Carmontelle's Landscape Transparencies - Louis de Carmontelle was an eighteenth-century French  painter and garden designer. He painted a series of panoramas on translucent paper that became a popular source of entertainment at royal court gatherings. These rolled-up transparencies (rouleaux transparents) were cranked through a backlit viewing box, and were accompanied by storytelling. Some of the scrolls have survived and are housed at The J. Paul Getty Museum in Los Angeles.  Watch a video of one of the "roll transparencies" filmed by The Getty Museum.  To learn more, check out the book Carmontelle's Landscape Transparencies by Laurence Chatel de Brancion.

The Trans-Siberian Express at the Paris Universal Exposition of 1900 - A fabulous article written by Arjan den Boer, published Nov. 2014, In 1900, at the Paris Universal Exposition, there were not one, but two moving panoramas of the Trans-Siberian Express. One of the moving panoramas painted by Pavel Piasetsky survives to this day and is housed at the Hermitage Museum in St. Petersburg, Russia. The picture is Pavel Piasetsky with his moving panorama. This is the most panoramic box ever!

Panorama of the Monumental Grandeur of the Mississippi Valley - Separate panels of this 1850s moving panorama are on display at the St. Louis Museum of Art as part of the Navigating the West: George Caleb Bingham and the West exhibit Feb. 22 - May 17th, 2015.   The first  link above is a time lapse video of a crew setting up one scene of the moving panorama.  It makes me wonder how the 19th century moving panorama showmen managed to transport these huge scrolls and set them up without the help of today's technology?

the exhibition travels to the Saint Louis Art Museum, on view from February 22–May 17, 2015. It closes in New York at The Metropolitan Museum of Art from June 15–September 20, 2015. - See more at:
After premiering at the Amon Carter, the exhibition travels to the Saint Louis Art Museum, on view from February 22–May 17, 2015. It closes in New York at The Metropolitan Museum of Art from June 15–September 20, 2015. - See more at:
After premiering at the Amon Carter, the exhibition travels to the Saint Louis Art Museum, on view from February 22–May 17, 2015. It closes in New York at The Metropolitan Museum of Art from June 15–September 20, 2015. - See more at:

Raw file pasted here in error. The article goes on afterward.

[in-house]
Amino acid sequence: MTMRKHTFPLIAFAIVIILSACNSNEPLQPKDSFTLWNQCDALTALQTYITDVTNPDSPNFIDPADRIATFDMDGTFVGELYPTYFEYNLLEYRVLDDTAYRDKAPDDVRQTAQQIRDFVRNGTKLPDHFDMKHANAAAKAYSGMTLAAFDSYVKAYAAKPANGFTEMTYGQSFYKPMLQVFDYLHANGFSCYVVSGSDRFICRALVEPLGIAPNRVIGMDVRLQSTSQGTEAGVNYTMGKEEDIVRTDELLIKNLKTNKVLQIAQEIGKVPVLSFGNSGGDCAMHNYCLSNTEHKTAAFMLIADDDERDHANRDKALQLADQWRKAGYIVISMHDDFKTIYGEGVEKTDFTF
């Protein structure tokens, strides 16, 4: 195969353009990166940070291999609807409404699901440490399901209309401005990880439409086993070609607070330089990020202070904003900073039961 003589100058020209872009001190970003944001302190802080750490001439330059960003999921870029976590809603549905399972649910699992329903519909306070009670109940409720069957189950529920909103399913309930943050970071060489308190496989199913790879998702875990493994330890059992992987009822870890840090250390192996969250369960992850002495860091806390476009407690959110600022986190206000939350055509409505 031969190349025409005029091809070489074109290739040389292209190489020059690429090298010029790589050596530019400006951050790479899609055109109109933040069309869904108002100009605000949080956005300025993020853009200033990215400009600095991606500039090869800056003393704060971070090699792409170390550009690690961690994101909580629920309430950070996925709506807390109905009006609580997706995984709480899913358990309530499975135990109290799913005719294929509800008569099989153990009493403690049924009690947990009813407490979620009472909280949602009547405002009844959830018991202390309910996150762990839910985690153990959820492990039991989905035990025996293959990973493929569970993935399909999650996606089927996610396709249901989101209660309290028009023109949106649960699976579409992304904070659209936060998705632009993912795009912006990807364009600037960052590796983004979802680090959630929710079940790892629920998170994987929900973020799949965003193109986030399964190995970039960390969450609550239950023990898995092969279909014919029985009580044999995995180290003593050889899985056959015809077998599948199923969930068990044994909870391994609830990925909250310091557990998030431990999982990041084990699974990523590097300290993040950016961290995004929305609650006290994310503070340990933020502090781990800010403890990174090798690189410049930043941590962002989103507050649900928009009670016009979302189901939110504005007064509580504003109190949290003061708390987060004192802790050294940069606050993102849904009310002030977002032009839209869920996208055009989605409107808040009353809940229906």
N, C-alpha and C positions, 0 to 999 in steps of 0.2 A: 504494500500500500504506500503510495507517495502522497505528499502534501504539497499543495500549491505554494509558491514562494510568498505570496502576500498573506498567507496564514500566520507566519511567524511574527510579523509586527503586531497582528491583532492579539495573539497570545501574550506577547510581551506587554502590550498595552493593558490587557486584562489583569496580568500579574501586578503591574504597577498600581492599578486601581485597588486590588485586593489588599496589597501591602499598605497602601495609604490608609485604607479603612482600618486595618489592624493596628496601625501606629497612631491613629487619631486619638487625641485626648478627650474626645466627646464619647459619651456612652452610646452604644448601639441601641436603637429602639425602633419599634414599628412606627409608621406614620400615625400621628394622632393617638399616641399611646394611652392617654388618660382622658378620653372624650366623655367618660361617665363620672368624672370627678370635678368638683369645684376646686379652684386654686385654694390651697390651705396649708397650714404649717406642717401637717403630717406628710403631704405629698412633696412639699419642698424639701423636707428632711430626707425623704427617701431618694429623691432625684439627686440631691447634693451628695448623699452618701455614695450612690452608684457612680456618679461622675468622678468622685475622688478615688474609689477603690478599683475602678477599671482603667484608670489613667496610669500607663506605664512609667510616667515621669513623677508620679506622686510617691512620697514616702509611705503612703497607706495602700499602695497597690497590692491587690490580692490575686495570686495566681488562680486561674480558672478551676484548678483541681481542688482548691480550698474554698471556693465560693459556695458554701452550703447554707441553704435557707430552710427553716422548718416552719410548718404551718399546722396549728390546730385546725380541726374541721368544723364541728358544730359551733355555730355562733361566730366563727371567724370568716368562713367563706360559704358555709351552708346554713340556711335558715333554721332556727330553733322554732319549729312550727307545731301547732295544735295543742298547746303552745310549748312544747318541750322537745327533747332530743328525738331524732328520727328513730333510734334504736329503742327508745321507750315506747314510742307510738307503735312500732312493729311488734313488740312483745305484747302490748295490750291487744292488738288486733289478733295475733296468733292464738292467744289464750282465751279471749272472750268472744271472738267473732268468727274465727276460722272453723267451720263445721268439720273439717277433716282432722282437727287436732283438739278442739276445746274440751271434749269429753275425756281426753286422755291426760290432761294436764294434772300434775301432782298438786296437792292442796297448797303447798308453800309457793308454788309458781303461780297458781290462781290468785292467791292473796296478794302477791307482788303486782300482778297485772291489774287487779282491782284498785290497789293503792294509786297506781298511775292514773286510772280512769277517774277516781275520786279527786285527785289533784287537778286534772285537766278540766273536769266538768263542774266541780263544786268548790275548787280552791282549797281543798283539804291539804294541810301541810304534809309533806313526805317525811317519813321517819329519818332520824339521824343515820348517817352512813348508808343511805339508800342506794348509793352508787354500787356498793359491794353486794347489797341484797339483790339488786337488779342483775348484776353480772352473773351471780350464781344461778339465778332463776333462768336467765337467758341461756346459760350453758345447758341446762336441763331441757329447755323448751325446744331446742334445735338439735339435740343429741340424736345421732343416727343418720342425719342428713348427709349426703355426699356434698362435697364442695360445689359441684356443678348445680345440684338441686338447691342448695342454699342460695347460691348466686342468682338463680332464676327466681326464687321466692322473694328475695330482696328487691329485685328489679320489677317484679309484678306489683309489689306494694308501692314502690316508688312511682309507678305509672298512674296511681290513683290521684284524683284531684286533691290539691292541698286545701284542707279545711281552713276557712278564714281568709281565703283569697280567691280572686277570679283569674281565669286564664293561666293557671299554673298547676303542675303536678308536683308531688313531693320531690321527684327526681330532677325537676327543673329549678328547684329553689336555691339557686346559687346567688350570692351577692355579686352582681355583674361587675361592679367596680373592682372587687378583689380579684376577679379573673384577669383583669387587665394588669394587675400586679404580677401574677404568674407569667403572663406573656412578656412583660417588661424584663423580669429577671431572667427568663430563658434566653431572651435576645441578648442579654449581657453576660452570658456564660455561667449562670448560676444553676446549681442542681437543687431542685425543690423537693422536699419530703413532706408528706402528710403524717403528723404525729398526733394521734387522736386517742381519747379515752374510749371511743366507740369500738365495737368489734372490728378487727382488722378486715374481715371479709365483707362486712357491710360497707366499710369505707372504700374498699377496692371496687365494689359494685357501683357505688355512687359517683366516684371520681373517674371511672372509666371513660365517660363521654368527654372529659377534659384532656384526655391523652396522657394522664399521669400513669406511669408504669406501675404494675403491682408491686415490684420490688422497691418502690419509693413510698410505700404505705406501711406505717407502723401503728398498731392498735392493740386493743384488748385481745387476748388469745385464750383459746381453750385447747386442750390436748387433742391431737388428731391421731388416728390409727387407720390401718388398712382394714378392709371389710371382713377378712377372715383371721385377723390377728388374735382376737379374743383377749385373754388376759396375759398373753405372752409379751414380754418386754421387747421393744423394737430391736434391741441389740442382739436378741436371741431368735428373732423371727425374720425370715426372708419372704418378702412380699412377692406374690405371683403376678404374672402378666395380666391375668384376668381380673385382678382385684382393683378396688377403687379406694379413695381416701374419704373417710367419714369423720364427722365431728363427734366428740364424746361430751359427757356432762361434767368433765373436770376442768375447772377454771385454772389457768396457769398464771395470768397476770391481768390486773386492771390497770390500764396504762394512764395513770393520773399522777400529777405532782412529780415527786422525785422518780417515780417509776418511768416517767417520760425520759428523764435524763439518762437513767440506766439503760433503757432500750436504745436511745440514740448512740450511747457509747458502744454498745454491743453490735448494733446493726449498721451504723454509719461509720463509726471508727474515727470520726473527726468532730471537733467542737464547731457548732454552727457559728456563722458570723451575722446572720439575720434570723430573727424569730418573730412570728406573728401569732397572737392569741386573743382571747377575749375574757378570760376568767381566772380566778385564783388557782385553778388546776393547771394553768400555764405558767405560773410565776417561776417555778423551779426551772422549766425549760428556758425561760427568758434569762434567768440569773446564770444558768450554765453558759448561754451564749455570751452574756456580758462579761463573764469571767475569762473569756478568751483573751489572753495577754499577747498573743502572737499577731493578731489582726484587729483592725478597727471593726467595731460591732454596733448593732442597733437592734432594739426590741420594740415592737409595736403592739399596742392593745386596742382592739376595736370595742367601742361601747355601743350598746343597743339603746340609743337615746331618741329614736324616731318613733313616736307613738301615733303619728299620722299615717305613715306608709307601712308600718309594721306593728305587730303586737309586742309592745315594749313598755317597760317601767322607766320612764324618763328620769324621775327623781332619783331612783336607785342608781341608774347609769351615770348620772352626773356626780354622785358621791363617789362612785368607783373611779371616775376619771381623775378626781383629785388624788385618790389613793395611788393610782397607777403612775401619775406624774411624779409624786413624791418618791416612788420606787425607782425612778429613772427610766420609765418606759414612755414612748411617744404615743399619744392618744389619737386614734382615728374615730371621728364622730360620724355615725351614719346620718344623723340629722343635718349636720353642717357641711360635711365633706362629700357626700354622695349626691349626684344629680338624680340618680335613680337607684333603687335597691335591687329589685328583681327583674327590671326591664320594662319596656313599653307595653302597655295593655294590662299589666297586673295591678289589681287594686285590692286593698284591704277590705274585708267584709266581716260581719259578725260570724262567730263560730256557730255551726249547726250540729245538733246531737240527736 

Make a Crankie!  This section is for those of you setting out to make your first crankie.  It's a compilation of pictures and tips from various artists. It's still a work in progress but there is a lot of information there to get you started!

Henry Box Brown  (1816-c.1889) was a Virginia slave who escaped to freedom by arranging to have himself shipped to Philadelphia abolitionists in a wooden box. He then went on to become a successful moving panorama showman in the US and then in England. 

Read about this truly remarkable story. Find out more in the book The Unboxing of Henry Brown by Jeffrey Ruggles.

Letter from an Unknown Women - A three minute excerpt from the 1948 movie. It shows a couple in an amusement park where they are taking the train ride.  The scenery that is passing by in the window is a bicycle powered moving panorama.

ON-LINE CRANKIE FEST - One new crankie added by musician and artist Pamela Wyn Shannon who lives in Wales. It's called Caravan Crankie Lullaby and it's her first crankie. Her website is Check it out!

Illusions in Motion: Media Archaeology of the Moving Panorama and Related Spectacles by Prof. Erkki Huhtamo has gone into it's 2nd printing and has received the highest rating "Essential"  from the American Library Association. If you are interested in learning about the history of moving panoramas, this is it! AND, check out his new website



Crankset is a WONDERFUL old time stringband from Portland, OR. The fiddler, Lisa Ornstein has been an inspiration to me for many years. If you are in the Portland area, check out their squaredances. You can't go wrong!